Until this point in the pandemic, charters have had autonomy over their COVID-19 protocols, she said.

While the district fluctuated between in-person and hybrid learning models last year, American Academy conducted full in-person learning the entire school year, she said.

When the district required all students to wear masks, American Academy largely followed the state mandate and only required face coverings among students 11 and older.

“I saw very, very little spread in elementary,” Kane said.

At the preschool and elementary level last school year, five students tested posited for COVID-19 after being exposed at the school, according to data provided by American Academy. Another 73 students tested positive after being exposed in the broader community.

The charter school's board of education scheduled a special meeting for Aug. 30 to discuss waiving and replacing the district's policy.

Kane believes giving families a choice in masking is the best way to support a divided community, in which some people vehemently oppose mandates and others desire universal masking. School leaders throughout the state are in a “no-win situation,” she said.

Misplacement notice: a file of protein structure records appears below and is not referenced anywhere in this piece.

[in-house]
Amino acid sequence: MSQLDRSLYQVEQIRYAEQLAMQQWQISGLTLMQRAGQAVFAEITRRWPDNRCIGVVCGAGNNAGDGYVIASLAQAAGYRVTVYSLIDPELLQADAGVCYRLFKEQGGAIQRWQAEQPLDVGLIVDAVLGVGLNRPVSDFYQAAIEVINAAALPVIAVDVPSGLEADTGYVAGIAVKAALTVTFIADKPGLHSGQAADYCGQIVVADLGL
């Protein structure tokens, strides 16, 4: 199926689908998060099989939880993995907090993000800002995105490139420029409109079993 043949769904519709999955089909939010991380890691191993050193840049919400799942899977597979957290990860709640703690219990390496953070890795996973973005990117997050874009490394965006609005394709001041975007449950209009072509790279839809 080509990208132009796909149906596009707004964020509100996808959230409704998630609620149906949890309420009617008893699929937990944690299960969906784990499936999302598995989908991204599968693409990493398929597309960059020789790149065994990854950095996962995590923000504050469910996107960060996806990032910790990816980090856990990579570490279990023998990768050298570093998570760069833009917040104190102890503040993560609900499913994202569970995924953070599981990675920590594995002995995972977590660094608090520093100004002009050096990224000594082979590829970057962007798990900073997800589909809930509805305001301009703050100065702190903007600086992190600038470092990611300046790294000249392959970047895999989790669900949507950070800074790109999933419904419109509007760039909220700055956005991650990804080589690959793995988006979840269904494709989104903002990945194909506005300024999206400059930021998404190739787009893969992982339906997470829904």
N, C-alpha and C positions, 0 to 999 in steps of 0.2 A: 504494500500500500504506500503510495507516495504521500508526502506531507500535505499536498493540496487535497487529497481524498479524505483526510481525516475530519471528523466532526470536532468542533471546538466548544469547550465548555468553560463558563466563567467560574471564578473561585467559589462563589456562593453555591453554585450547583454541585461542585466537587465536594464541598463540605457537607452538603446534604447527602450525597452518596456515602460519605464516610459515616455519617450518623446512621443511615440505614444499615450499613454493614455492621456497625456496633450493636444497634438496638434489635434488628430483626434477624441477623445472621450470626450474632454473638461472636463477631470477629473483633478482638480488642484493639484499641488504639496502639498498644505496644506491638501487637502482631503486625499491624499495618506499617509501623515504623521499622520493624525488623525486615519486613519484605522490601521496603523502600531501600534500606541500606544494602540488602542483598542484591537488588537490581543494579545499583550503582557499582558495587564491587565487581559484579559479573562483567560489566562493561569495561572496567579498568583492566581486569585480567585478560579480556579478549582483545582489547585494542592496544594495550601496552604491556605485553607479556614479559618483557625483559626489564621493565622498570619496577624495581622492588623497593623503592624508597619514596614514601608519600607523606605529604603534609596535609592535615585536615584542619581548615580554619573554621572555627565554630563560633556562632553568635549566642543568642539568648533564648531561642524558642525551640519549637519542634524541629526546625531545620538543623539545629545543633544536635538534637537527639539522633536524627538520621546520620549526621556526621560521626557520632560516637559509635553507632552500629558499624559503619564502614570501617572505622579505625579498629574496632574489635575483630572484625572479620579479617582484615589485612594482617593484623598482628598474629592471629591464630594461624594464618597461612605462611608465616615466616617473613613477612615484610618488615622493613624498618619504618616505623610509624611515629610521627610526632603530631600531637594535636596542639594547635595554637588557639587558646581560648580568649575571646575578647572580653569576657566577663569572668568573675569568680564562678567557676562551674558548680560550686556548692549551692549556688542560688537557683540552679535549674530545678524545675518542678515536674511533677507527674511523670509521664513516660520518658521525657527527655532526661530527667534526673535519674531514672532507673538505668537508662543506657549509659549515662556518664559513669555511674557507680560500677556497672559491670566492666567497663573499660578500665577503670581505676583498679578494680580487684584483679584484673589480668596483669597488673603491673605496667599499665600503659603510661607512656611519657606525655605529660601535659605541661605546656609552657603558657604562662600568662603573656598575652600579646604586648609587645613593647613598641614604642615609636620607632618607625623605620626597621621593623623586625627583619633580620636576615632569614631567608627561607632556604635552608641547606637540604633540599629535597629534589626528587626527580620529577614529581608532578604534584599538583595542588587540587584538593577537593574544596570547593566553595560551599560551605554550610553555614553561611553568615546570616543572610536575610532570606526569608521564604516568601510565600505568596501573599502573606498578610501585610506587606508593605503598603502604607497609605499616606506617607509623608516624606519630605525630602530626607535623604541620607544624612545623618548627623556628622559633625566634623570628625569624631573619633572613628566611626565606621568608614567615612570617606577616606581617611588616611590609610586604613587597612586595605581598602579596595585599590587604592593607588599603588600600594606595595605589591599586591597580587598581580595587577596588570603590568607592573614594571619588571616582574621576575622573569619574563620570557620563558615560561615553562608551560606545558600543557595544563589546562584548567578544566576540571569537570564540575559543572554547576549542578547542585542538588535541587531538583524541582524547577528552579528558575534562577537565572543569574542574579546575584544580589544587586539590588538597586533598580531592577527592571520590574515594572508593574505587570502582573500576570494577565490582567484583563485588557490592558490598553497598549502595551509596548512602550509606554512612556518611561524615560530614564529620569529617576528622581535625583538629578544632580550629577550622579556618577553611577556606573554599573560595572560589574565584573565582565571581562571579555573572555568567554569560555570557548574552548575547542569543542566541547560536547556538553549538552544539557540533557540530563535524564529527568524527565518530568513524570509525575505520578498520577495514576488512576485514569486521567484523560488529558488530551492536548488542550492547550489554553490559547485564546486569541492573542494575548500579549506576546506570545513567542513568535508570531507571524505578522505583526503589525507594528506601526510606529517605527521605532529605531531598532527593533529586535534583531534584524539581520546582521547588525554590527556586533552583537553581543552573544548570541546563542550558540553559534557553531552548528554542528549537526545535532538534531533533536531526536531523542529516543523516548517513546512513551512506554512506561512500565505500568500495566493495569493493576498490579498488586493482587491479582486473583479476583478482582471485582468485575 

“I've talked to parents who are scared for their medically fragile kids,” Kane said. “I've talked to parents who are terrified for their suicidal child.”

STEM School Highlands Ranch has a different approach from American Academy.

The school is closely following district policy, spokeswoman Nicole Bostel said. The school's board of education and legal counsel determined STEM is required to comply with the Tri-County Health public health order.

“I know other charter schools are saying that that's not the case, but we are going off of our board and our counsel,” Bostel said.

She likened the circumstances to how STEM would respond to a measles outbreak, in which Tri-County Health asked to quarantine people or send students into remote learning.